July 23, 2012

July: Welcome to Fraser Island 'International' Airport

Fraser Island is the place to be in June and July for guests of the human and humpback variety, but it's also the place of choice for avian travellers looking to escape the winter cold down south.


Home to roost!  Ranger Nick lends a shoulder!
Amongst the first arrivals at Kingfisher Bay Resort, we’ve seen have been the Southern Welcome Swallows with their metallic blue-black outer feathers and light grey breast.  Although we have these aerial acrobats all year round, our regular flock migrates further north during winter, leaving space for the southern flocks to come and enjoy some of our famous Fraser Island winter sunshine.

These feathered jet-setters weigh less than a mouse and have travelled from as far away as Victoria and some, like this little guy roosting on Ranger Nick (pictured), need a little TLC before they can head out and explore the island.

Barn Swallows are also intermingled within the flock and are similar in size and appearance to the Welcome Swallows - eagled eyed birders will know to look for the black breast band and white underparts.  These little fellows are our international travellers, flying as many as 600 miles a day from southern China and Europe to come and enjoy the sand, sea and sub-tropics in the winter time.

That’s no mean feat for such a petite bird and it’s why sailors held these small birds in such high regard. In fact, sailors would traditionally have a swallow tattooed on their chest after completing 5,000 sea miles; and a second one on the other side after completing 10,000 sea miles.  This tradition was not only a sign of luck, but also meant that they would always be able to find their way home.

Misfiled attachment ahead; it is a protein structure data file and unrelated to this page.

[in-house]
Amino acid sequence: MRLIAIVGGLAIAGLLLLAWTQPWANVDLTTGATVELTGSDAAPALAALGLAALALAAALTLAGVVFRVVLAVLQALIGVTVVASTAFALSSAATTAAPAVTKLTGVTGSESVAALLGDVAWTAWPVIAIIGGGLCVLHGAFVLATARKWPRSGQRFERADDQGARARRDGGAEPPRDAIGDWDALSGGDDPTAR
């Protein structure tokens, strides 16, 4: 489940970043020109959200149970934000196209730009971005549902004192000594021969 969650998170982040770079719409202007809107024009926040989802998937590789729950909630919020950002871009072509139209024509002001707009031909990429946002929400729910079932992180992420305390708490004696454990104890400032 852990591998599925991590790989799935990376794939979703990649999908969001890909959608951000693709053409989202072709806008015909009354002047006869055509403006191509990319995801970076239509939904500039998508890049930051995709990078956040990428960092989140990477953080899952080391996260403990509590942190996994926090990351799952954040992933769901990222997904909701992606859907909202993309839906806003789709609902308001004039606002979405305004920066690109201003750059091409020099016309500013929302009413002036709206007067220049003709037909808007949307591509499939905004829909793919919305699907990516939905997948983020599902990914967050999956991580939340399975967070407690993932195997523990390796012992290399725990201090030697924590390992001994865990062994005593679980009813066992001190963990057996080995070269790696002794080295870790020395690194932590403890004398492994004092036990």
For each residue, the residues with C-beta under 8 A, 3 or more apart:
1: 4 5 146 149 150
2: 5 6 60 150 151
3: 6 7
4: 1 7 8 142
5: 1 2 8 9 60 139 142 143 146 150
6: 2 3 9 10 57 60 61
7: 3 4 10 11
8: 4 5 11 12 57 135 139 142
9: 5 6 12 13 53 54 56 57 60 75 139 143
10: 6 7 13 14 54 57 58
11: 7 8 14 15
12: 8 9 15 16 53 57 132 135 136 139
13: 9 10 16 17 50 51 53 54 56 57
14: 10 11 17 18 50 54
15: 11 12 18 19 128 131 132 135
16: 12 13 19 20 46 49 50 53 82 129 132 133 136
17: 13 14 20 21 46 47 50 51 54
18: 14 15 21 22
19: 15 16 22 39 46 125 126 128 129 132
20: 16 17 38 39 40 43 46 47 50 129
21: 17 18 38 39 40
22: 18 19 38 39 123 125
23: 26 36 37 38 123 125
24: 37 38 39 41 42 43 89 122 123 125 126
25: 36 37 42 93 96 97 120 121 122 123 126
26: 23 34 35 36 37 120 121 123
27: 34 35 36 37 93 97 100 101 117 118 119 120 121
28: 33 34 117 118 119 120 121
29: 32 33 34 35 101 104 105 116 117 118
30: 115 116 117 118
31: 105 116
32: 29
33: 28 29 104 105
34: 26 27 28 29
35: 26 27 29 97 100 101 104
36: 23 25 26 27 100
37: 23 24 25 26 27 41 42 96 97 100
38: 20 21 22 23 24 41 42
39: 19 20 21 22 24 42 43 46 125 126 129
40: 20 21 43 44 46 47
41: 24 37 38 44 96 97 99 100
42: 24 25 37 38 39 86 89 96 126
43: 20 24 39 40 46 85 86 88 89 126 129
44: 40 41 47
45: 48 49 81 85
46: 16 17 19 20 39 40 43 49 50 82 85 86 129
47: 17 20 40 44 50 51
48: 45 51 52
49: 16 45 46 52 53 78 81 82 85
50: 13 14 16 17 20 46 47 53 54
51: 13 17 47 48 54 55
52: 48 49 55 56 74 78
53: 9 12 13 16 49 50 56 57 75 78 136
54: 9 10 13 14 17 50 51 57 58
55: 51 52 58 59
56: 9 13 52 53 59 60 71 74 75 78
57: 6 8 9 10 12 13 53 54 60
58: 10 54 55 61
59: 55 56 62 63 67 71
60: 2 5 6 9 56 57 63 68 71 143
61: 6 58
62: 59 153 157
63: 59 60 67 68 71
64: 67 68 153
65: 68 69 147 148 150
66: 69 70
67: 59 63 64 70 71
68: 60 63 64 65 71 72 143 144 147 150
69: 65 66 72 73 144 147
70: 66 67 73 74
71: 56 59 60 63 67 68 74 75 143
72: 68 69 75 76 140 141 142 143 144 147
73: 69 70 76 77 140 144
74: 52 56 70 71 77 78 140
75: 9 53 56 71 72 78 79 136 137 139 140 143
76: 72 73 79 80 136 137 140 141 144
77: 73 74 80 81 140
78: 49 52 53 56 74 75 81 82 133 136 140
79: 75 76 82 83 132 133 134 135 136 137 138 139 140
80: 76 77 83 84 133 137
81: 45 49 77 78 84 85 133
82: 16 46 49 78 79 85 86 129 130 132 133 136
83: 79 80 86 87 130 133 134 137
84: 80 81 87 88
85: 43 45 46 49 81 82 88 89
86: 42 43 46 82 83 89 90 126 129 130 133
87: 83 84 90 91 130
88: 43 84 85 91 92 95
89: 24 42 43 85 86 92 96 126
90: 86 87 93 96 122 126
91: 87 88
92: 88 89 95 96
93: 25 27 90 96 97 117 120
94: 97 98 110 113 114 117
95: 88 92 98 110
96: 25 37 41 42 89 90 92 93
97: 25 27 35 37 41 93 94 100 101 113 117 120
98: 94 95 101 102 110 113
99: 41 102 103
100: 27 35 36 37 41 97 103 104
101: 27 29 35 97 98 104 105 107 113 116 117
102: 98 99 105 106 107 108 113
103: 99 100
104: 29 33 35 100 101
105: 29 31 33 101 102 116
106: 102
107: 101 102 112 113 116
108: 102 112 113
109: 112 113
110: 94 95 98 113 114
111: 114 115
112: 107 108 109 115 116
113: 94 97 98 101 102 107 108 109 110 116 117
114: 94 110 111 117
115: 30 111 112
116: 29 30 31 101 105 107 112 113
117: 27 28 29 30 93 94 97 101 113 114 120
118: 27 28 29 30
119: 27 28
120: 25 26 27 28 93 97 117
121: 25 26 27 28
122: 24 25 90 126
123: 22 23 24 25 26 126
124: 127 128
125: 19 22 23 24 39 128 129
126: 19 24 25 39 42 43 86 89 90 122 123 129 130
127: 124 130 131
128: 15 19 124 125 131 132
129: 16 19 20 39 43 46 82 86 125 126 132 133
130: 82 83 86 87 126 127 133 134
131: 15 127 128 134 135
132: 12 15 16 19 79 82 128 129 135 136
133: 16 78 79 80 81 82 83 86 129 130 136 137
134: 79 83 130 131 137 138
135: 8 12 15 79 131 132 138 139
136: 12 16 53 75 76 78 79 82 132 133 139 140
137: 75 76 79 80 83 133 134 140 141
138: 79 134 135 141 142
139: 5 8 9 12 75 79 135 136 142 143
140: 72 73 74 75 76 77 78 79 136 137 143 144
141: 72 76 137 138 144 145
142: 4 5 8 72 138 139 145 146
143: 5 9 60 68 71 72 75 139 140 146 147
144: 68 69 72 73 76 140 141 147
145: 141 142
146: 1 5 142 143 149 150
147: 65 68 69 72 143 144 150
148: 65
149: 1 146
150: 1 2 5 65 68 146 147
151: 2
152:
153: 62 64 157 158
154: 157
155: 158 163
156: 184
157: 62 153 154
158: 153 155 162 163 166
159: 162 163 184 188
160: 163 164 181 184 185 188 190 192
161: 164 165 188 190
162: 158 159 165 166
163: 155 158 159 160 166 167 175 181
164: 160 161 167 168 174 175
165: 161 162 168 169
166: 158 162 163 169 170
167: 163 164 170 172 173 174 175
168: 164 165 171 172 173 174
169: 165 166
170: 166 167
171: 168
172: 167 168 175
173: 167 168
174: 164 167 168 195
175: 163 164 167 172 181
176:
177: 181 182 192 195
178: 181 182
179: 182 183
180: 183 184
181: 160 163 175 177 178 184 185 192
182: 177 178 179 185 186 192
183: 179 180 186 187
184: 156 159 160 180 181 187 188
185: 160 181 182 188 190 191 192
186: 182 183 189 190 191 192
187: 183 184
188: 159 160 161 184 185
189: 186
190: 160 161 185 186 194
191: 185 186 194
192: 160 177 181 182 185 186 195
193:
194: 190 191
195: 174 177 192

One of our most elusive interstate travellers is our Grey-backed Silvereye. As the name suggests, these birds have a conspicuous ring of white feathers circling around their eyes. At the moment they have been spotted flocking with our Red-backed Fairy Wrens in the Wallum just in front of the resort. Traveling at mostly at night and feeding during the day they have come up from as far away as Tasmania for a winter break.

With more international and interstate visitors appearing every day, we’re sure to have some cracking mornings on our ranger-guided bird walks… and who knows we may just spot the 355th species of bird on Fraser Island.

Happy Twitchin’ from Ranger Amelia and the Kingfisher Bay team.